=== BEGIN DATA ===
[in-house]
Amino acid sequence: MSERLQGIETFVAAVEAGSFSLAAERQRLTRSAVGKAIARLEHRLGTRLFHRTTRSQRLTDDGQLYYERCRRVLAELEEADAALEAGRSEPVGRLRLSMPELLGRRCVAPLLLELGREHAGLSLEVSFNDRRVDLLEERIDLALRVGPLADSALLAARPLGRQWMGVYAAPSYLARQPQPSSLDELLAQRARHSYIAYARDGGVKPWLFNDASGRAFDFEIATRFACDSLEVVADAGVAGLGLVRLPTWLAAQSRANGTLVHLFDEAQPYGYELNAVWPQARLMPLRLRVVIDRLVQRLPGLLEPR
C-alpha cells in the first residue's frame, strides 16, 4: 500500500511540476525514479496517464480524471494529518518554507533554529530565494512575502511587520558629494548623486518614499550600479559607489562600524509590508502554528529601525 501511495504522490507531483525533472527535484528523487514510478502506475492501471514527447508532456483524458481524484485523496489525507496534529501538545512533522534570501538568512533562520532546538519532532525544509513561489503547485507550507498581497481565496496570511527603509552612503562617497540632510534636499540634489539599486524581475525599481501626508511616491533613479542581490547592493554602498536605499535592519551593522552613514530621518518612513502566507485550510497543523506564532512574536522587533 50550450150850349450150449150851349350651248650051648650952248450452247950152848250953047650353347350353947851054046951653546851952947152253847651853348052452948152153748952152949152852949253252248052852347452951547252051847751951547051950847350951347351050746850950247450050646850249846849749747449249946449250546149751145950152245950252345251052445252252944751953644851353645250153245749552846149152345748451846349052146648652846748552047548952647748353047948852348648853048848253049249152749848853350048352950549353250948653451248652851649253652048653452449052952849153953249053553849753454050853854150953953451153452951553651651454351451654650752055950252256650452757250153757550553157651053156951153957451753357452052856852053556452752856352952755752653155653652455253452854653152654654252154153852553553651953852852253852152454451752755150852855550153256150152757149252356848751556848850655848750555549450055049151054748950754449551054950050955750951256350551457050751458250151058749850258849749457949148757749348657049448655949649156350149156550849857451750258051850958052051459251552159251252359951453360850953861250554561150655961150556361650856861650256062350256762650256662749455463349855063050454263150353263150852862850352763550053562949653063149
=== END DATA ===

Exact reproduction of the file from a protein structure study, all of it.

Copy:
[in-house]
Amino acid sequence: MSERLQGIETFVAAVEAGSFSLAAERQRLTRSAVGKAIARLEHRLGTRLFHRTTRSQRLTDDGQLYYERCRRVLAELEEADAALEAGRSEPVGRLRLSMPELLGRRCVAPLLLELGREHAGLSLEVSFNDRRVDLLEERIDLALRVGPLADSALLAARPLGRQWMGVYAAPSYLARQPQPSSLDELLAQRARHSYIAYARDGGVKPWLFNDASGRAFDFEIATRFACDSLEVVADAGVAGLGLVRLPTWLAAQSRANGTLVHLFDEAQPYGYELNAVWPQARLMPLRLRVVIDRLVQRLPGLLEPR
C-alpha cells in the first residue's frame, strides 16, 4: 500500500511540476525514479496517464480524471494529518518554507533554529530565494512575502511587520558629494548623486518614499550600479559607489562600524509590508502554528529601525 501511495504522490507531483525533472527535484528523487514510478502506475492501471514527447508532456483524458481524484485523496489525507496534529501538545512533522534570501538568512533562520532546538519532532525544509513561489503547485507550507498581497481565496496570511527603509552612503562617497540632510534636499540634489539599486524581475525599481501626508511616491533613479542581490547592493554602498536605499535592519551593522552613514530621518518612513502566507485550510497543523506564532512574536522587533 50550450150850349450150449150851349350651248650051648650952248450452247950152848250953047650353347350353947851054046951653546851952947152253847651853348052452948152153748952152949152852949253252248052852347452951547252051847751951547051950847350951347351050746850950247450050646850249846849749747449249946449250546149751145950152245950252345251052445252252944751953644851353645250153245749552846149152345748451846349052146648652846748552047548952647748353047948852348648853048848253049249152749848853350048352950549353250948653451248652851649253652048653452449052952849153953249053553849753454050853854150953953451153452951553651651454351451654650752055950252256650452757250153757550553157651053156951153957451753357452052856852053556452752856352952755752653155653652455253452854653152654654252154153852553553651953852852253852152454451752755150852855550153256150152757149252356848751556848850655848750555549450055049151054748950754449551054950050955750951256350551457050751458250151058749850258849749457949148757749348657049448655949649156350149156550849857451750258051850958052051459251552159251252359951453360850953861250554561150655961150556361650856861650256062350256762650256662749455463349855063050454263150353263150852862850352763550053562949653063149